The US economy grew at its slowest rate since the beginning of 2014 during the first three months of this year, putting President Donald Trump's pledge to raise GDP to 4% during his term at risk.
Analysts had predicted that the country's Gross Domestic Product (GDP) would increase by 1.1% at an annual rate, but it only reached 0.7%, well below expectations.
The US's GDP growth for October to December 2016 had been 2.1%, almost a percentage above the 1.2% forecast.
Much of the decline in the three months to March appears to have been driven by a sharp slowdown in consumer spending, which accounts for around 70% of US GDP and had its poorest showing in seven years, growing by just 0.3%.
A warmer winter leading to lower utility bills is one likely reason for the decline, alongside climbing inflation levels.
Donald Trump promised during the election campaign that he would get the economy "back on track" and increase annual economic growth to 4%.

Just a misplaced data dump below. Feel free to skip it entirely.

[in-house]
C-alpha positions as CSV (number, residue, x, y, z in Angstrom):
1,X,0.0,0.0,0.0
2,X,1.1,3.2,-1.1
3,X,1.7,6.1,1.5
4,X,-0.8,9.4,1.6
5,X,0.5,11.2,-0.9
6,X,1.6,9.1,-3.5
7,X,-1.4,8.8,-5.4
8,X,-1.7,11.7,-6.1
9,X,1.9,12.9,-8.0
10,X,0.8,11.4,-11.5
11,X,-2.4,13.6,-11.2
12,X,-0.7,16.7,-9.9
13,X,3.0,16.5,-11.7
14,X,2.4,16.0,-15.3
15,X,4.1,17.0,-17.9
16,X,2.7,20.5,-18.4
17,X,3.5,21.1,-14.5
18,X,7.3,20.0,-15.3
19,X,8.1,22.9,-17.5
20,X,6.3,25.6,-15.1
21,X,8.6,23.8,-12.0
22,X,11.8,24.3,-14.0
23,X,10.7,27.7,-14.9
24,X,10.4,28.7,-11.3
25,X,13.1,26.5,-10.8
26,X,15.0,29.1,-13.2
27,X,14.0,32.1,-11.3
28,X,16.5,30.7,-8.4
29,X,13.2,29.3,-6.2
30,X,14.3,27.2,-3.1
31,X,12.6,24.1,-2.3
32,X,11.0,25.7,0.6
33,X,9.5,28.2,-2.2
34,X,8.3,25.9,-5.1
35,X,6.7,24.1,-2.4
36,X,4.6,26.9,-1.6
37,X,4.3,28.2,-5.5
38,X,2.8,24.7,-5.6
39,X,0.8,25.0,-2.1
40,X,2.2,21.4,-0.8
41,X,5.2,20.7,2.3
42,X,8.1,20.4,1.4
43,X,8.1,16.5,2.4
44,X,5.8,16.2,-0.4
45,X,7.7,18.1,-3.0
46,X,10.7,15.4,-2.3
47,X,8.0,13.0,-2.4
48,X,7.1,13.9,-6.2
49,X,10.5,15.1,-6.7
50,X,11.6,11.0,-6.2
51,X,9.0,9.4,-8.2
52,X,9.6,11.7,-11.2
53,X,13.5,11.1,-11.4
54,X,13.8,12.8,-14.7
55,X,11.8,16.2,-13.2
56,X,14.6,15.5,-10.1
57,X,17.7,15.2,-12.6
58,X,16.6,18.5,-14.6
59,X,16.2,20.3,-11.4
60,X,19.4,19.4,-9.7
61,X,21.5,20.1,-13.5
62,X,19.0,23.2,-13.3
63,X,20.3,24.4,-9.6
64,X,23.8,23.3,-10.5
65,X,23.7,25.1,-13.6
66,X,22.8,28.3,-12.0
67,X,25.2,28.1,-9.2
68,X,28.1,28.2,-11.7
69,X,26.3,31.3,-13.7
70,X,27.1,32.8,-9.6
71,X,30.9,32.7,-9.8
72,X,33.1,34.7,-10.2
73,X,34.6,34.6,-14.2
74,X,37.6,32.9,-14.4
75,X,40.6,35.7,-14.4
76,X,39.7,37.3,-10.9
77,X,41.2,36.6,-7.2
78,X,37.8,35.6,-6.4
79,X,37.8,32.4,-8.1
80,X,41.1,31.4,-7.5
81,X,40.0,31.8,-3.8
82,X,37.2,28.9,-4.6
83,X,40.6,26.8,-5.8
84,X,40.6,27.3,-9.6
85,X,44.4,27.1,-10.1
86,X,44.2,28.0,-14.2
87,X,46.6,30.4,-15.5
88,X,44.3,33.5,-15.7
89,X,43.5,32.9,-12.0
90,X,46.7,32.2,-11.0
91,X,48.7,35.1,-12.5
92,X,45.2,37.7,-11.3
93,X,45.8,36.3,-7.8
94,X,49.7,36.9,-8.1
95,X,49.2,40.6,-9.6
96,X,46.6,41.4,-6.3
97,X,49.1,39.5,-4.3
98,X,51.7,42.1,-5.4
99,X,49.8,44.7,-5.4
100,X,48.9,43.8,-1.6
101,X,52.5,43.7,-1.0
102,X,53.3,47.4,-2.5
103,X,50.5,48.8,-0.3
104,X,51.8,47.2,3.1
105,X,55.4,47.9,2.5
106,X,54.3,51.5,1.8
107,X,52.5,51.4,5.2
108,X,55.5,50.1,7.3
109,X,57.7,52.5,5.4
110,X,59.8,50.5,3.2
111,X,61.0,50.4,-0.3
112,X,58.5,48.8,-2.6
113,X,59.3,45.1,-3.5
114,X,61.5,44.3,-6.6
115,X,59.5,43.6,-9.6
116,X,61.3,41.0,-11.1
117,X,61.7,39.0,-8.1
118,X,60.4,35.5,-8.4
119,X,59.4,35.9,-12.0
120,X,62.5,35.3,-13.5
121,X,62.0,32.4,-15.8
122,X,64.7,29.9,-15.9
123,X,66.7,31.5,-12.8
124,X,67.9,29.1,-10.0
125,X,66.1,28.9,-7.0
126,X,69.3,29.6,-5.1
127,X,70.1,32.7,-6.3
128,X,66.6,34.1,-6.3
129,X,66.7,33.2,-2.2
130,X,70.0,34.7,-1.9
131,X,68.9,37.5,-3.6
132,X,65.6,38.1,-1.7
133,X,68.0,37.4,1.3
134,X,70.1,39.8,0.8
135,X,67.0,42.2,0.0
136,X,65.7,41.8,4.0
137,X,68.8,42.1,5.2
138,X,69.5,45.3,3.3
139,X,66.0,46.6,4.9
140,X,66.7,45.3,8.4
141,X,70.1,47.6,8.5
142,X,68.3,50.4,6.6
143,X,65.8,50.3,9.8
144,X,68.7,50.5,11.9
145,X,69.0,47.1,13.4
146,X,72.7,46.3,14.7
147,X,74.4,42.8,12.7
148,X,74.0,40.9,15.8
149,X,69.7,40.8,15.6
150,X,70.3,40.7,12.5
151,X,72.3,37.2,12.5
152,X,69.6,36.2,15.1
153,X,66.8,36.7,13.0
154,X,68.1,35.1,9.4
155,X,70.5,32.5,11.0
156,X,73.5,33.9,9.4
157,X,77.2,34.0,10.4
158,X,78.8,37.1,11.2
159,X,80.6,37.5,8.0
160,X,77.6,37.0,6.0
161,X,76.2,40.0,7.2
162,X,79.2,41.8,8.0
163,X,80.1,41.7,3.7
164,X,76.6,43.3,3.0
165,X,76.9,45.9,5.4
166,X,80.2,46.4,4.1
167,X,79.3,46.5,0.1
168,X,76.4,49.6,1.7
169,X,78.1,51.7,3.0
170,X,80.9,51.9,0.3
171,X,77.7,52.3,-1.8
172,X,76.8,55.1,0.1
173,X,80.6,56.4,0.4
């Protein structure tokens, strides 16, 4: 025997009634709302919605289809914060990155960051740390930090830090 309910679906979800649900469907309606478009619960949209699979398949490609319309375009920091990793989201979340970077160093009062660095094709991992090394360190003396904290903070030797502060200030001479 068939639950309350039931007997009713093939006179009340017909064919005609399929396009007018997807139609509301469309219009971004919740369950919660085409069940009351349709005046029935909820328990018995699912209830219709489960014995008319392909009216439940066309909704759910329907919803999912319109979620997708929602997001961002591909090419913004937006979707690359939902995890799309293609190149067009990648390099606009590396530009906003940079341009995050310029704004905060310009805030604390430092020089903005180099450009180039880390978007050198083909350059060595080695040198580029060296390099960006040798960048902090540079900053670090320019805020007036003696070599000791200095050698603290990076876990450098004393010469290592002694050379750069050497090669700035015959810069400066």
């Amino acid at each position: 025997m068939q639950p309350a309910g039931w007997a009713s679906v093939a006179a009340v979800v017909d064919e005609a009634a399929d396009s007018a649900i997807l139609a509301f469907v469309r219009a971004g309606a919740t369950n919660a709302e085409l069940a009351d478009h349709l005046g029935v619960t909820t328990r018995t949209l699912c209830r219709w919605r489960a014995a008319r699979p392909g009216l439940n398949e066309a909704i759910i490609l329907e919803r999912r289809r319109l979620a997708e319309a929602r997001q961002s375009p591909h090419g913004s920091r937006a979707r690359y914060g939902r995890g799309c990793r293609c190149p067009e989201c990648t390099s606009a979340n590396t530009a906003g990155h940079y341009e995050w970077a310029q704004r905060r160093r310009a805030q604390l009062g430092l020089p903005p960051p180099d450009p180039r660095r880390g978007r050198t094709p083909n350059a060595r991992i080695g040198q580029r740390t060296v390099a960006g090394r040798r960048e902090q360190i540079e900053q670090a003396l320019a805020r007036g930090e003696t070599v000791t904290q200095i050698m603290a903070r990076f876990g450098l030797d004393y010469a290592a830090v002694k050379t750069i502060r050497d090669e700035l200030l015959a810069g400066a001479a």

The pledge became an official White House policy when Mr Trump was inaugurated but experts have long contended the target may be hard to hit unless productivity among American workers is increased.
The results may also put a halt to any plans the Federal Reserve may have had to raise interest rates during a meeting next week.
The central bank has already increased rates to a range of 0.75% to 1% through three separate increases in the past 18 months, including two rises since last December.
Fed Chair Janet Yellen has previously said she expects to raise interest rates twice more this year and three times in 2018.
"Fed rate hike probability is a major focus among investors after the US GDP data which was underwhelming", said Naeem Aslam, chief market analyst at Think Markets.
"The US consumer spending is the most sensitive part of the US economy and the US GDP data has shown a very disappointing number.
"The Fed is not going to be hawkish when they see that the consumers are not digging deep into their pockets."
The Fed decision is also likely to be affected by jobs and unemployment figures due to be published next Friday, which are seen as another key benchmark of US economic health.
Jobs figures for the past several months have generally been strong, with the unemployment rate down to a 10-year low of 4.5%.
But fewer jobs were added to the economy overall in March, with just 98,000 new roles created compared to the expected 180,000.
Should the data released next week show the downward movement is a trend rather than a temporary blip, Mr Trump is likely to face even more difficulty in reaching his economic targets than previously expected.